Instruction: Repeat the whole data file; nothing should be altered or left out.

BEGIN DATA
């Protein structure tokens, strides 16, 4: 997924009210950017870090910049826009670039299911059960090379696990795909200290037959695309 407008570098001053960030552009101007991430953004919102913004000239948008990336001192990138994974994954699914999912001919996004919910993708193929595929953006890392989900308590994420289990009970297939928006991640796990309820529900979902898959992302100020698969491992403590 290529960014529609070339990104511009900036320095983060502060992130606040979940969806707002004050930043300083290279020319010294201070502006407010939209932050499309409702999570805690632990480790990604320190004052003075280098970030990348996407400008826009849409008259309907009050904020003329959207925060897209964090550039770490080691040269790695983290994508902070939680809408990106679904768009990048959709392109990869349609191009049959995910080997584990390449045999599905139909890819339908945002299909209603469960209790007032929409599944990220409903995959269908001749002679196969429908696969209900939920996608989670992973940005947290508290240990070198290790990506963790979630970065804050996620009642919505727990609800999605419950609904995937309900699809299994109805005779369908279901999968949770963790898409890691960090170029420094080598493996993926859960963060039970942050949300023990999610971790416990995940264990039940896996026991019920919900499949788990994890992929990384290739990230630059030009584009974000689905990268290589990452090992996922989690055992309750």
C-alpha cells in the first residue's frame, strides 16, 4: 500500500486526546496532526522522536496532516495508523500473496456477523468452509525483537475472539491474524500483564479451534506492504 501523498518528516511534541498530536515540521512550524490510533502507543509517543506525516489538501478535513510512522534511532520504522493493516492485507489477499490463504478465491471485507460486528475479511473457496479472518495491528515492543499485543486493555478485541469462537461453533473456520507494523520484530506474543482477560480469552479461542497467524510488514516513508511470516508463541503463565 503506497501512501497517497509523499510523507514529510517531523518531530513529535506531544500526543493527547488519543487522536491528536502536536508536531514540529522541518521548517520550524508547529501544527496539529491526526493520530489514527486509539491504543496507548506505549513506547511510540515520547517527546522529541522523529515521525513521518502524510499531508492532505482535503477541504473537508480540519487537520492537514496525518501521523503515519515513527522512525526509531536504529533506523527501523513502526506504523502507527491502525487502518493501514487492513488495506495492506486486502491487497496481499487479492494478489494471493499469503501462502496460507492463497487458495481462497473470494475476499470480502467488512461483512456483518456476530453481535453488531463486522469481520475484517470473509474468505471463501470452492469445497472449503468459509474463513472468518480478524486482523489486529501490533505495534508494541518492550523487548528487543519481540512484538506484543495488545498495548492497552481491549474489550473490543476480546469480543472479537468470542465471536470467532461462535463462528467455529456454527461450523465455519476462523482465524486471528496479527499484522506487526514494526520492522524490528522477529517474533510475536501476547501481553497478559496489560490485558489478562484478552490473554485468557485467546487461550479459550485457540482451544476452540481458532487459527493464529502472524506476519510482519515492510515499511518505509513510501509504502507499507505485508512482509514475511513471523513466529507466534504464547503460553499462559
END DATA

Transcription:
């Protein structure tokens, strides 16, 4: 997924009210950017870090910049826009670039299911059960090379696990795909200290037959695309 407008570098001053960030552009101007991430953004919102913004000239948008990336001192990138994974994954699914999912001919996004919910993708193929595929953006890392989900308590994420289990009970297939928006991640796990309820529900979902898959992302100020698969491992403590 290529960014529609070339990104511009900036320095983060502060992130606040979940969806707002004050930043300083290279020319010294201070502006407010939209932050499309409702999570805690632990480790990604320190004052003075280098970030990348996407400008826009849409008259309907009050904020003329959207925060897209964090550039770490080691040269790695983290994508902070939680809408990106679904768009990048959709392109990869349609191009049959995910080997584990390449045999599905139909890819339908945002299909209603469960209790007032929409599944990220409903995959269908001749002679196969429908696969209900939920996608989670992973940005947290508290240990070198290790990506963790979630970065804050996620009642919505727990609800999605419950609904995937309900699809299994109805005779369908279901999968949770963790898409890691960090170029420094080598493996993926859960963060039970942050949300023990999610971790416990995940264990039940896996026991019920919900499949788990994890992929990384290739990230630059030009584009974000689905990268290589990452090992996922989690055992309750």
C-alpha cells in the first residue's frame, strides 16, 4: 500500500486526546496532526522522536496532516495508523500473496456477523468452509525483537475472539491474524500483564479451534506492504 501523498518528516511534541498530536515540521512550524490510533502507543509517543506525516489538501478535513510512522534511532520504522493493516492485507489477499490463504478465491471485507460486528475479511473457496479472518495491528515492543499485543486493555478485541469462537461453533473456520507494523520484530506474543482477560480469552479461542497467524510488514516513508511470516508463541503463565 503506497501512501497517497509523499510523507514529510517531523518531530513529535506531544500526543493527547488519543487522536491528536502536536508536531514540529522541518521548517520550524508547529501544527496539529491526526493520530489514527486509539491504543496507548506505549513506547511510540515520547517527546522529541522523529515521525513521518502524510499531508492532505482535503477541504473537508480540519487537520492537514496525518501521523503515519515513527522512525526509531536504529533506523527501523513502526506504523502507527491502525487502518493501514487492513488495506495492506486486502491487497496481499487479492494478489494471493499469503501462502496460507492463497487458495481462497473470494475476499470480502467488512461483512456483518456476530453481535453488531463486522469481520475484517470473509474468505471463501470452492469445497472449503468459509474463513472468518480478524486482523489486529501490533505495534508494541518492550523487548528487543519481540512484538506484543495488545498495548492497552481491549474489550473490543476480546469480543472479537468470542465471536470467532461462535463462528467455529456454527461450523465455519476462523482465524486471528496479527499484522506487526514494526520492522524490528522477529517474533510475536501476547501481553497478559496489560490485558489478562484478552490473554485468557485467546487461550479459550485457540482451544476452540481458532487459527493464529502472524506476519510482519515492510515499511518505509513510501509504502507499507505485508512482509514475511513471523513466529507466534504464547503460553499462559